The devastating seismic event that struck Japan is affecting the entire world, and even the entire planet. While smoke continues to rise from the catastrophic temblor, Japan seems to have moved 8 feet inland, or even more, according to the USGS.
"That's a reasonable number," USGS seismologist Paul Earle told AFP. "Eight feet, that's certainly going to be in the ballpark."
Friday's terrible 8.9 tsunami unleashed a series of terrifying tsunamis that engulfed towns and cities on Japan's coast, and caused the death of over ten thousand people.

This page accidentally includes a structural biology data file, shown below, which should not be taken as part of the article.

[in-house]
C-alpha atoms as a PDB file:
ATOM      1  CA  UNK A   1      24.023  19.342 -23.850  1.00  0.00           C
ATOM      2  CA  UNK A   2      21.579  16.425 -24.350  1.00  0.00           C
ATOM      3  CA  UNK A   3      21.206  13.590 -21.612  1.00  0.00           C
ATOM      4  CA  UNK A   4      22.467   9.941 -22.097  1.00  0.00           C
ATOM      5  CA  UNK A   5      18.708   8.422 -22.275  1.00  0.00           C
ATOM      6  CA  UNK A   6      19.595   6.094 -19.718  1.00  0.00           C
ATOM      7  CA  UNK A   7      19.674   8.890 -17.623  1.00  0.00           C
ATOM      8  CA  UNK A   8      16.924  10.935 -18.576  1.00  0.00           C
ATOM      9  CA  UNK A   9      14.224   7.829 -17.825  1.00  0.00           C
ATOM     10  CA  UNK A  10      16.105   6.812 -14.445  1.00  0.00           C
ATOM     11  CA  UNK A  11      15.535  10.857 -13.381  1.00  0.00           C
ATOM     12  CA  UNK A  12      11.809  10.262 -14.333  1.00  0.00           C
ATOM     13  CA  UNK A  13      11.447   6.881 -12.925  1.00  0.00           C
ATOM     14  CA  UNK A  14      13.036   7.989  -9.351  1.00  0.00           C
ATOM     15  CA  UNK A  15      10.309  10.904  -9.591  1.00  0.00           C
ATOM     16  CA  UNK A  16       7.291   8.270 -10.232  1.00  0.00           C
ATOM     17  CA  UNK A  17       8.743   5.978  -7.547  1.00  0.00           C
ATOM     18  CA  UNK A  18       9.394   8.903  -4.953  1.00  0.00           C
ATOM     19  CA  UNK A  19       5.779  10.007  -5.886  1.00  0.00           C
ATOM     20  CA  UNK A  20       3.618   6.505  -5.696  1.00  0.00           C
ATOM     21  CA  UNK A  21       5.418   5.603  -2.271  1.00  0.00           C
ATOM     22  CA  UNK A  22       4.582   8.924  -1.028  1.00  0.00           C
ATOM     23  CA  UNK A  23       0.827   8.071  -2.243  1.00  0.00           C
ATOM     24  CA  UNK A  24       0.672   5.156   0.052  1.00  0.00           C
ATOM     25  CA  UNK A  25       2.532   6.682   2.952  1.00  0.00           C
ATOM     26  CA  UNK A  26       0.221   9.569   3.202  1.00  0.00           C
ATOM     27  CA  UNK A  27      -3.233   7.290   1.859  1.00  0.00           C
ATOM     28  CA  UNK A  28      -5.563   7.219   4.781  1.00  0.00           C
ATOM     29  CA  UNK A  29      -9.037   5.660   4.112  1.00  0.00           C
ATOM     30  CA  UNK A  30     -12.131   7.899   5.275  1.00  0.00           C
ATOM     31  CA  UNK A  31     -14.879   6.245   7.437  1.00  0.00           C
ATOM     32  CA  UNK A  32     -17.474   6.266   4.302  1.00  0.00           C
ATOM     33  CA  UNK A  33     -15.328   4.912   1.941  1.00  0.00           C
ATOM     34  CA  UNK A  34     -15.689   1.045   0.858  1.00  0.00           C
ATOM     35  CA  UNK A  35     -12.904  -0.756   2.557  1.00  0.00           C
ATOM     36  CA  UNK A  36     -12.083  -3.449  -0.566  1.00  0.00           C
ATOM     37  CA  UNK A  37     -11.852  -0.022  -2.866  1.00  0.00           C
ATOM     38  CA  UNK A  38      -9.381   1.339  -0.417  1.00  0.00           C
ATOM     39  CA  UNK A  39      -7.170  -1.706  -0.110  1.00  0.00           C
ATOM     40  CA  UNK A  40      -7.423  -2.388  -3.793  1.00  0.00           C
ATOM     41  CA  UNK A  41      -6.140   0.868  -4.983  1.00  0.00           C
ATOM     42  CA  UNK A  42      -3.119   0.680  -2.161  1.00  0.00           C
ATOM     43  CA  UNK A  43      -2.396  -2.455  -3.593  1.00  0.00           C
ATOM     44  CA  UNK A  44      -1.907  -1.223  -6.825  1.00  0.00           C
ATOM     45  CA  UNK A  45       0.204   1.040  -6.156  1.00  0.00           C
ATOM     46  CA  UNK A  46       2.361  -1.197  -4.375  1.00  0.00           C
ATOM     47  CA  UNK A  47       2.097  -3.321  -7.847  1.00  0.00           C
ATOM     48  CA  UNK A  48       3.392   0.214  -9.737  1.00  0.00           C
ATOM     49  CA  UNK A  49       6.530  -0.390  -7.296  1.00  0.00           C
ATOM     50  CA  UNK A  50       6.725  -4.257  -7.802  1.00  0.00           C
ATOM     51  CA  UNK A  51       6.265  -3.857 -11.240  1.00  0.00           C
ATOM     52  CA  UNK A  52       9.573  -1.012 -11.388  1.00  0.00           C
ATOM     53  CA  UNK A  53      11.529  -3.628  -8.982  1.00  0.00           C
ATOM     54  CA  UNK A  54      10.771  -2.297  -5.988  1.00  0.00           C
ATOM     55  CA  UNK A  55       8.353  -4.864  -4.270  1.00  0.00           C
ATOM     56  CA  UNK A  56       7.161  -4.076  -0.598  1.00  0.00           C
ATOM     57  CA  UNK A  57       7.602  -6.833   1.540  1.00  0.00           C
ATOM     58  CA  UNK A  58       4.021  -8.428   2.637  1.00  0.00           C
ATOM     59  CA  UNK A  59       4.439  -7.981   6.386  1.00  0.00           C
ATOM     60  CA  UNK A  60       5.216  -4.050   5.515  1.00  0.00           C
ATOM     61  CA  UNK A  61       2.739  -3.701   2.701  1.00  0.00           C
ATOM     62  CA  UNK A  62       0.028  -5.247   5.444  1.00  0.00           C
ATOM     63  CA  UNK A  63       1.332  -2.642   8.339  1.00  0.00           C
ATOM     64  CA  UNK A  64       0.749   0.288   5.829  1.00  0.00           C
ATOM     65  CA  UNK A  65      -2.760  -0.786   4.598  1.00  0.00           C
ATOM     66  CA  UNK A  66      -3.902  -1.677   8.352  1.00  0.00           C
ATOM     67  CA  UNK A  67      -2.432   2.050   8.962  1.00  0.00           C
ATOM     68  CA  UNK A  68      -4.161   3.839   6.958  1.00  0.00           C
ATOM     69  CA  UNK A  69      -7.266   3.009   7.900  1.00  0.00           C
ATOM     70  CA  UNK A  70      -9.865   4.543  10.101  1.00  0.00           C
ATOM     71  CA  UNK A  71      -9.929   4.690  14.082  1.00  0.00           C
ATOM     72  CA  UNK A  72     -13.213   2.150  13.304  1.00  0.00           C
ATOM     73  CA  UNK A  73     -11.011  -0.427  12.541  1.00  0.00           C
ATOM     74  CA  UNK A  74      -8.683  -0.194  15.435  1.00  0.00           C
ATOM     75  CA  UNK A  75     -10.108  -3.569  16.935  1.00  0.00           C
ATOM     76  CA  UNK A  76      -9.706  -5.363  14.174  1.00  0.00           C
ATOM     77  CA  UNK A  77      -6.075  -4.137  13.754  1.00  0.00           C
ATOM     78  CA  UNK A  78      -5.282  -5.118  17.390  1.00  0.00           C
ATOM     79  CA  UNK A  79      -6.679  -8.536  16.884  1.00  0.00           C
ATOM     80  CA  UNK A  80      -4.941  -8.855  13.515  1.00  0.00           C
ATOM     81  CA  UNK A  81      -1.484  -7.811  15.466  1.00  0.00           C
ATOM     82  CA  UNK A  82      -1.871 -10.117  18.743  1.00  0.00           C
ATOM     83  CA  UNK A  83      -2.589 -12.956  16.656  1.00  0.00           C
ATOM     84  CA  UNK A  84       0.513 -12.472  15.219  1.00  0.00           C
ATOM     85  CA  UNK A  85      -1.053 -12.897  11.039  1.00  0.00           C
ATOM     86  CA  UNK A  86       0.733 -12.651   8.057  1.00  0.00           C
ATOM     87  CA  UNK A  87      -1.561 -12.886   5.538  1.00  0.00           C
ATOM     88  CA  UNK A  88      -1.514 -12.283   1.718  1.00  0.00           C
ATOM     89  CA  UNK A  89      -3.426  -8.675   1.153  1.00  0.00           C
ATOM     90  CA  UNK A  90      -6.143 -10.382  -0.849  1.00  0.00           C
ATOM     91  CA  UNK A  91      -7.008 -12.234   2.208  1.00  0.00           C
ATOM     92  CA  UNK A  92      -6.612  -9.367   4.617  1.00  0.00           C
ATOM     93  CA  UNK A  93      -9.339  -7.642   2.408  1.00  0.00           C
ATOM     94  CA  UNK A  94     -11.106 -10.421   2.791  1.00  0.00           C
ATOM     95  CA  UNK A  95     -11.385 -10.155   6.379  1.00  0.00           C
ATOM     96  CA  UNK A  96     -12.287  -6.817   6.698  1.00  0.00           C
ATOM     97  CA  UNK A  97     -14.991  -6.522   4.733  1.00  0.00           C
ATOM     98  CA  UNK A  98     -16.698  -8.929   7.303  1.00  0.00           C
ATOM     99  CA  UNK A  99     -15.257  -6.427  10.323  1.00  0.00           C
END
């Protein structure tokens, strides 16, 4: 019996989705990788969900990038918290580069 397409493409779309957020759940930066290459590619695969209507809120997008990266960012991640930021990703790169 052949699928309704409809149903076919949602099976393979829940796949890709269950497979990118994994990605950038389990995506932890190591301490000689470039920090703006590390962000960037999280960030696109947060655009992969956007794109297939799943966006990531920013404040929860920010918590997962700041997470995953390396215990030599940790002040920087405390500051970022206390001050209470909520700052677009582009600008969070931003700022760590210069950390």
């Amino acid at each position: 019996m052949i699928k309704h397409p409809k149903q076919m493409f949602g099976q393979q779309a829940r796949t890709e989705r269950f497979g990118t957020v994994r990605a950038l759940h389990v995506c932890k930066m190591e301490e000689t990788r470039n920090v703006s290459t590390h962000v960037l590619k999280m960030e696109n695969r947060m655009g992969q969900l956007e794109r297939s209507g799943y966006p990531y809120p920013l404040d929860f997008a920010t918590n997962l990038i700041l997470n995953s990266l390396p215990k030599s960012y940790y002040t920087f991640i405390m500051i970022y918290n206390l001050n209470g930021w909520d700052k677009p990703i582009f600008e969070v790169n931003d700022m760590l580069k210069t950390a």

The quake is the tectonic shift resulted from "thrust faulting", along the boundary of the Pacific and North American plates. The Pacific plate "pushes" under the North American one at a rate of about 3.3 inches (83 millimeters) per year, but a major seismic event, such as this one, can give a significant push, with devastating consequences.
"With an earthquake this large, you can get these huge ground shifts," Earle said. "On the actual fault you can get 20 meters (65 feet) of relative movement, on the two sides of the fault."
This earthquake in Japan was just slightly less powerful than the one that killed 250.000 people in Sumatra, but almost 100 times more powerful than the one in Haiti.
"A magnitude 7.0 is much smaller than the earthquake that just happened in Japan," he said. "We've had aftershocks (in Japan) larger than the Haiti earthquake."